Until now, allegations surrounding Jose Susumo Azano Matsura, the owner of multiple construction companies in Mexico, have not spread beyond local news outlets in San Diego, where he's accused of bankrolling a handful of southern California candidates. But the scandal is beginning to attract national interest as it ensnares a U.S. congressman, a Washington, D.C.-based campaign firm and the legacy of one of the most important Supreme Court decisions in a generation. How could this happen? Well, there's one big change in campaign finance law that made it possible: "Before Citizens United, in order for a foreign national to try and do this, they'd have to set up a pretty complex system of shell corporations," said Brett Kappel, a campaign finance expert at the law firm Arent Fox. "And even then, there were dollar limits in place. After Citizens United, there are no limits on independent expenditures."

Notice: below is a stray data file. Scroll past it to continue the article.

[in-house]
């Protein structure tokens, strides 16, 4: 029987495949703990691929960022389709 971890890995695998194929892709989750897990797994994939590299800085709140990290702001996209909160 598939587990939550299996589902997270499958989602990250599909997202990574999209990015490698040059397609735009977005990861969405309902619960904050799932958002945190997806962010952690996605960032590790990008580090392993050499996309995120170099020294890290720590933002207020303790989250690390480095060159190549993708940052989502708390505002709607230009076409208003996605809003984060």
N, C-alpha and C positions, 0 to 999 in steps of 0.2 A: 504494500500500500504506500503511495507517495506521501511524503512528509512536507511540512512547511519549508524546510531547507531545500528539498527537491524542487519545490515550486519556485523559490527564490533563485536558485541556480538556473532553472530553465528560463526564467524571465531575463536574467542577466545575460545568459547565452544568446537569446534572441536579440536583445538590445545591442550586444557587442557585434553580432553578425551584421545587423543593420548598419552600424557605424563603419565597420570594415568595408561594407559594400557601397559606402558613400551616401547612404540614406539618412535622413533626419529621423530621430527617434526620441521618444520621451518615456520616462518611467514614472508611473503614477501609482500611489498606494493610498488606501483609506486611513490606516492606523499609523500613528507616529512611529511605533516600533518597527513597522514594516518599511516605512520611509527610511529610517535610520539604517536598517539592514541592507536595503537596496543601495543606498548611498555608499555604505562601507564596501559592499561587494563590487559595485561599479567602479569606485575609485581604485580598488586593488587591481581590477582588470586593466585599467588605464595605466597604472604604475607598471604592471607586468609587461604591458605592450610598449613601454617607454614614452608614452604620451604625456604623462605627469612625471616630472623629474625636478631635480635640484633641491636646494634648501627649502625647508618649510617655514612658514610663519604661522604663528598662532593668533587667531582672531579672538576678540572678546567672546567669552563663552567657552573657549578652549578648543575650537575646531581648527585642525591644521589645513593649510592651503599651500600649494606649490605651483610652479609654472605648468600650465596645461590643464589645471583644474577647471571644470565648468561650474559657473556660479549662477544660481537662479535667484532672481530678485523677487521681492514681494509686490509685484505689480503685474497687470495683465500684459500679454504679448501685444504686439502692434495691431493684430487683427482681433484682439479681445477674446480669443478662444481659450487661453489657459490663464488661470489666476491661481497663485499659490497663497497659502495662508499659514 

Money is not speech. Corporations are not people. Now, if only we could convince the Supreme Court of these simple facts. (Mitt Romney can think whatever he wants, at his safe romove from the levers of power)